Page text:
I was sitting in a small groups seminar in 1993, mesmerized by Lyman Coleman as he stood by his overhead projector, training leaders as nobody else could. This is good stuff, I thought, but what will these folks do when they get back to their churches? What will they do two or three years from now when they run into difficult situations or have questions? How will the pastors and administrators continually train their leaders? 

My creative juices started flowing. Because of my background as a magazine writer and editor, I initially thought a monthly journal might be the answer. I talked to Lyman Coleman about the idea and he loved it, and he offered me a job with Serendipity. I flew to Colorado and spent several days with Coleman and his staff.

I was excited about the possibilities, but I had not yet done two vital things: talked to my wife and talked to God. Heidi said yes with her mouth, but her eyes told a different story. Heidi is usually up for an adventure, especially an adventure that God is leading, but she did not seem excited about this one. So I talked with God about the opportunity but heard neither a yes nor a no from him. After talking more with Heidi and seeking the advice from other people, I sensed that God had other plans.
For the next three years, from 1993-96, I dreamed and planned and continued praying, mostly in my spare time. One evening as I talked about my dream in my men’s group, one of the guys, a computer-savvy guy who was starting an Internet company (in the still-early days of the Internet) randomly threw out an idea: why not a web site rather than a print magazine? So I resigned my position in a Christian publishing company, became a stay-at-home dad of three toddlers (later to become four), and then, in November 1996, I launched what I then called “The Small Group Network,” now known as SmallGroups.com, from my basement. Our vision was reflected in our original name: to build a network of individuals, churches, publishers, and other resources to provide ongoing training and support for small group leaders and administrators of groups. Our goal was to equip small group leadership to make disciples and strengthen disciples into disciplemakers.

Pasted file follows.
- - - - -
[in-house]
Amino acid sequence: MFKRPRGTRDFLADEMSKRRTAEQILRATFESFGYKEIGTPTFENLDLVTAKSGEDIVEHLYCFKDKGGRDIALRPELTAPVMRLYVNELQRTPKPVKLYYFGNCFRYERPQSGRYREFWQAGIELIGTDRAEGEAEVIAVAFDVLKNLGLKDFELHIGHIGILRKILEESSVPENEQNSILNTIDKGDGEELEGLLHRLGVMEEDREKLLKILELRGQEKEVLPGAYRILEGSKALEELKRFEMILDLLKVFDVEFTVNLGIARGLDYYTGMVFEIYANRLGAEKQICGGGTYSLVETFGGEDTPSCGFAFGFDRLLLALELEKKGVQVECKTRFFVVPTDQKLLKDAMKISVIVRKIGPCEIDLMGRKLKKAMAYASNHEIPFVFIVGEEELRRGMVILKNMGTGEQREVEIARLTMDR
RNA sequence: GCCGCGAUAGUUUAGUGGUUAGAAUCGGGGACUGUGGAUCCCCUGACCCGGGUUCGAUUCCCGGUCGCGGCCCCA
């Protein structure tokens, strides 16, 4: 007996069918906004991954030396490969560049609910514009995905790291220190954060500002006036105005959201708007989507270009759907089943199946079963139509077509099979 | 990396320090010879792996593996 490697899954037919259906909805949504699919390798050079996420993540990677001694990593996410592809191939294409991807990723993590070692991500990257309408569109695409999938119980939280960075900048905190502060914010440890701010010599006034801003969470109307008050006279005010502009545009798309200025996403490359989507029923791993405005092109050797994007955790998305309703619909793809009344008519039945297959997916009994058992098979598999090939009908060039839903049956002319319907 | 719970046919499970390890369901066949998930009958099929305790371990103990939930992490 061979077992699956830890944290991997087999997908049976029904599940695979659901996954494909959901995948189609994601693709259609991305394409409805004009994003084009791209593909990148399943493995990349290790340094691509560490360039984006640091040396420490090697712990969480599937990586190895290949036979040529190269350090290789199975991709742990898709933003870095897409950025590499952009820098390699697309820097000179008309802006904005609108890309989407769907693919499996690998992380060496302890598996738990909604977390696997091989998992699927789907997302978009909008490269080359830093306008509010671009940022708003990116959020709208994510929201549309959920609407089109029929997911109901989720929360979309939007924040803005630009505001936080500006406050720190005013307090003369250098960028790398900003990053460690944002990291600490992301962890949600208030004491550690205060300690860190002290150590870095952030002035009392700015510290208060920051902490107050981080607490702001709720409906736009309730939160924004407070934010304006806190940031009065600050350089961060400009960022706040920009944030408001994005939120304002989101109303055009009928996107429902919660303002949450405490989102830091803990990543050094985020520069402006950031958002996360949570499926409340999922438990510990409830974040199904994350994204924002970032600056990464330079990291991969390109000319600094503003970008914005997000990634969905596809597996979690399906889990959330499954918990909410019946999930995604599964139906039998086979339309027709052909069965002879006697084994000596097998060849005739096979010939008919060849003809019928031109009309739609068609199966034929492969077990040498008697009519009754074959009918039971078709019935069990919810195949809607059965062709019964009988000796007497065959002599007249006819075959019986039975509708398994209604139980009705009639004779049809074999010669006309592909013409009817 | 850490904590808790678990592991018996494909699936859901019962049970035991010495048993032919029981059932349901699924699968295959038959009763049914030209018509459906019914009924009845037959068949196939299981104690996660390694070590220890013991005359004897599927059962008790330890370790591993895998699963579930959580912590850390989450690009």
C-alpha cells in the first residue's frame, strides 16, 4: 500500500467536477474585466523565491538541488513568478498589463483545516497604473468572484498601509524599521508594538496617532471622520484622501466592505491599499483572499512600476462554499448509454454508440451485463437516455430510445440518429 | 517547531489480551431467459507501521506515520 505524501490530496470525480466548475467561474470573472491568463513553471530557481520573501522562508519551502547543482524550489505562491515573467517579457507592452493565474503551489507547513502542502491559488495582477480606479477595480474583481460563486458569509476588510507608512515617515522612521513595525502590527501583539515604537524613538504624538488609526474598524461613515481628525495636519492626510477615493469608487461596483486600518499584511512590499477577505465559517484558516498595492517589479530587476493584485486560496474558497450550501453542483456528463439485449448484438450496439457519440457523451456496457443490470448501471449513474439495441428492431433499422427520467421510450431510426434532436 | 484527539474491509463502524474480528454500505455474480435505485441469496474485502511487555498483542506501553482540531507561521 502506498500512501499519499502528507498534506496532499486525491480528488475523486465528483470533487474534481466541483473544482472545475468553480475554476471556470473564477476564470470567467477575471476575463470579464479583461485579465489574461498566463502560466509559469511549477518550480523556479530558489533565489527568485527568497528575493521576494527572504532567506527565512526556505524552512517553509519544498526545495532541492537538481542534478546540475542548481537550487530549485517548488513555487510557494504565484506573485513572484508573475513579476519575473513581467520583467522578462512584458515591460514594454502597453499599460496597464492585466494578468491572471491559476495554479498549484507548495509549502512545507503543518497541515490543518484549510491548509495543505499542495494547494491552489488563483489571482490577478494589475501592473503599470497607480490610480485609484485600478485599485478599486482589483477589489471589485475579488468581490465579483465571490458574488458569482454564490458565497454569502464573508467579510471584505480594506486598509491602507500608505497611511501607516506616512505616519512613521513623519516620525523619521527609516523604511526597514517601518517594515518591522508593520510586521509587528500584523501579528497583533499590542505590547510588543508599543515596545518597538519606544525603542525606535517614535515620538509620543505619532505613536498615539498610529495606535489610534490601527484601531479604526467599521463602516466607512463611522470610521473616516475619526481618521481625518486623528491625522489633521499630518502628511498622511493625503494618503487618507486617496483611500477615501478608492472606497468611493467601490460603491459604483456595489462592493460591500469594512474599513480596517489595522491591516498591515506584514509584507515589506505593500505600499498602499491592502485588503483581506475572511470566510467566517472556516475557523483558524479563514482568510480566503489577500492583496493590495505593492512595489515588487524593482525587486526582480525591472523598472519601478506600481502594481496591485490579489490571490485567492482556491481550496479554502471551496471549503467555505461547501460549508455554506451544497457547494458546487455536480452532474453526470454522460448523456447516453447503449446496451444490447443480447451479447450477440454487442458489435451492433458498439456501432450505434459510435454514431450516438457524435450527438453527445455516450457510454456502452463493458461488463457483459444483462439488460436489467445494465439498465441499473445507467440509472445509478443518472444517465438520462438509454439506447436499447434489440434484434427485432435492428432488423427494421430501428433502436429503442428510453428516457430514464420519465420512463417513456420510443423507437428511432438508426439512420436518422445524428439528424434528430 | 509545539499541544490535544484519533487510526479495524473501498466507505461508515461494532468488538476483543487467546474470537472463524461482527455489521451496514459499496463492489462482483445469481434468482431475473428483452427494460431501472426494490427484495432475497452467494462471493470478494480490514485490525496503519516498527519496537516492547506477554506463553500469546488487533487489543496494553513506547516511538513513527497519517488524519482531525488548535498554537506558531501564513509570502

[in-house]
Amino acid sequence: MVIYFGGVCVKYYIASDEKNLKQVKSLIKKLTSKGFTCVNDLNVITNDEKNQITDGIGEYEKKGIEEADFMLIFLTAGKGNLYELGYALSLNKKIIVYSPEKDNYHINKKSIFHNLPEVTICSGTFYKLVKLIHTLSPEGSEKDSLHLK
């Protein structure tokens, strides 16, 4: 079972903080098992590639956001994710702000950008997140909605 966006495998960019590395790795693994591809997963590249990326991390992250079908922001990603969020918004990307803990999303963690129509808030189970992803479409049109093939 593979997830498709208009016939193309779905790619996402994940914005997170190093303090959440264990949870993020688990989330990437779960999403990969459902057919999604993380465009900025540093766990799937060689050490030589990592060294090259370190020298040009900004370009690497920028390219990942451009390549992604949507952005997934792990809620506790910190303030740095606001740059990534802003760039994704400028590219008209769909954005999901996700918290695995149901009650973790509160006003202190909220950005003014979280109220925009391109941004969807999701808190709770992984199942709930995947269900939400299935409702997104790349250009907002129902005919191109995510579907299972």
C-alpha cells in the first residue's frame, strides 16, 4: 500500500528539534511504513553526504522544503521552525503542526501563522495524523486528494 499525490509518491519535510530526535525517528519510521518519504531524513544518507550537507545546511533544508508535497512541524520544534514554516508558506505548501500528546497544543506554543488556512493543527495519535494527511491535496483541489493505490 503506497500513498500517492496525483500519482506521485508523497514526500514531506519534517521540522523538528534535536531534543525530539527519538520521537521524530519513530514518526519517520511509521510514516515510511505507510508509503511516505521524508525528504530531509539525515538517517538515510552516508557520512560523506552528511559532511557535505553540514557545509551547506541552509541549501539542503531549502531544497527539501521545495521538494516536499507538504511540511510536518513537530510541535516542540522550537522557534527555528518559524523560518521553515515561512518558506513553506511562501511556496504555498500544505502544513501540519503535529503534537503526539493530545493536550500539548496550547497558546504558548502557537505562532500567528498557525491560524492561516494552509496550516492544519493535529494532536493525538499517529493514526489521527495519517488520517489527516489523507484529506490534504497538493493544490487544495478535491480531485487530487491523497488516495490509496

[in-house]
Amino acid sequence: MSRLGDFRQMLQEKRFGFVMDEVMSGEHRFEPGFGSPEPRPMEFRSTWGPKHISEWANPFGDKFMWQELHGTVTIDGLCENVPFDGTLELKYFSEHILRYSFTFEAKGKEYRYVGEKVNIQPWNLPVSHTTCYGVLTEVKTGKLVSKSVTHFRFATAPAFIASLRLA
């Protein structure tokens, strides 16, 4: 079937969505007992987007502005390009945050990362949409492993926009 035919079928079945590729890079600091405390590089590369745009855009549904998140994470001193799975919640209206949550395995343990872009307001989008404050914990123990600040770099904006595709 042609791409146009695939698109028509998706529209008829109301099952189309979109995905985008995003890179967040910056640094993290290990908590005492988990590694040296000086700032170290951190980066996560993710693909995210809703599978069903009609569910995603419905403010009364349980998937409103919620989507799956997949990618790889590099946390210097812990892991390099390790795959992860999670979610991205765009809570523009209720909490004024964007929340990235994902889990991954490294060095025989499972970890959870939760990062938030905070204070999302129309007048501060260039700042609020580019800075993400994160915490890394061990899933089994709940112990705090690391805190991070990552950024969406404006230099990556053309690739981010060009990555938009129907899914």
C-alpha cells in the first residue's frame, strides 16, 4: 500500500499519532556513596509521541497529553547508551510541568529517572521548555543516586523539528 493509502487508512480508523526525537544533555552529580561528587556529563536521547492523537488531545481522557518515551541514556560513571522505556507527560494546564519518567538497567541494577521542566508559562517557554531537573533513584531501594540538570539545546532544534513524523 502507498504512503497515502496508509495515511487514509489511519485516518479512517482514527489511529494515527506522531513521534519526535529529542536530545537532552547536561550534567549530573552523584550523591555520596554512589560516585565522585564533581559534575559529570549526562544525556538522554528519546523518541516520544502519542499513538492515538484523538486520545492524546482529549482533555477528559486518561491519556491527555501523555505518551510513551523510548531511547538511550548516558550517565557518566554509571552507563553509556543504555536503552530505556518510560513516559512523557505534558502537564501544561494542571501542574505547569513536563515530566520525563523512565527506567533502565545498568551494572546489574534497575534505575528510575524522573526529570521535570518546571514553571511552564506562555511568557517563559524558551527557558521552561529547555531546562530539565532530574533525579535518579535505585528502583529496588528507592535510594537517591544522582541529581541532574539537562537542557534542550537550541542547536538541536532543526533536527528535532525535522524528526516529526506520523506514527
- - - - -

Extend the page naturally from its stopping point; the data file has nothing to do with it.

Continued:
Several years later a group of leaders from a large ministry wanted to start a web-based ministry and so they brought me into their offices to get my insights into how to plan and launch it. I wish I could have provided them with all kinds of wisdom and expertise, but truthfully, I was rather dumbfounded. I was just along for the ride.

Today SmallGroups.com is part of the Christianity Today family of ministries, and it’s been fun to watch it grow and impact people around the world. I don’t understand how, but I’m fascinated by how God works in and through people to carry out his mission for his world. I’m glad to be part of it.

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This is the third post in a series about the influence of Lyman Coleman in the small group movement. Previous posts:

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Michael Mack has led Small Group Leadership full-time since 2012, but has been involved in small group ministry for more than 25 years. He lives in Pewee Valley, Kentucky (just outside Louisville), with his wife Heidi. Their family small group, which includes their four young adult children, has much potential (and much anticipation) for future growth and multiplication. Michael enjoys mountain and road biking with a group of great friends who participate together in various charity rides. See the "About Michael Mack" page under About Us for more about him.

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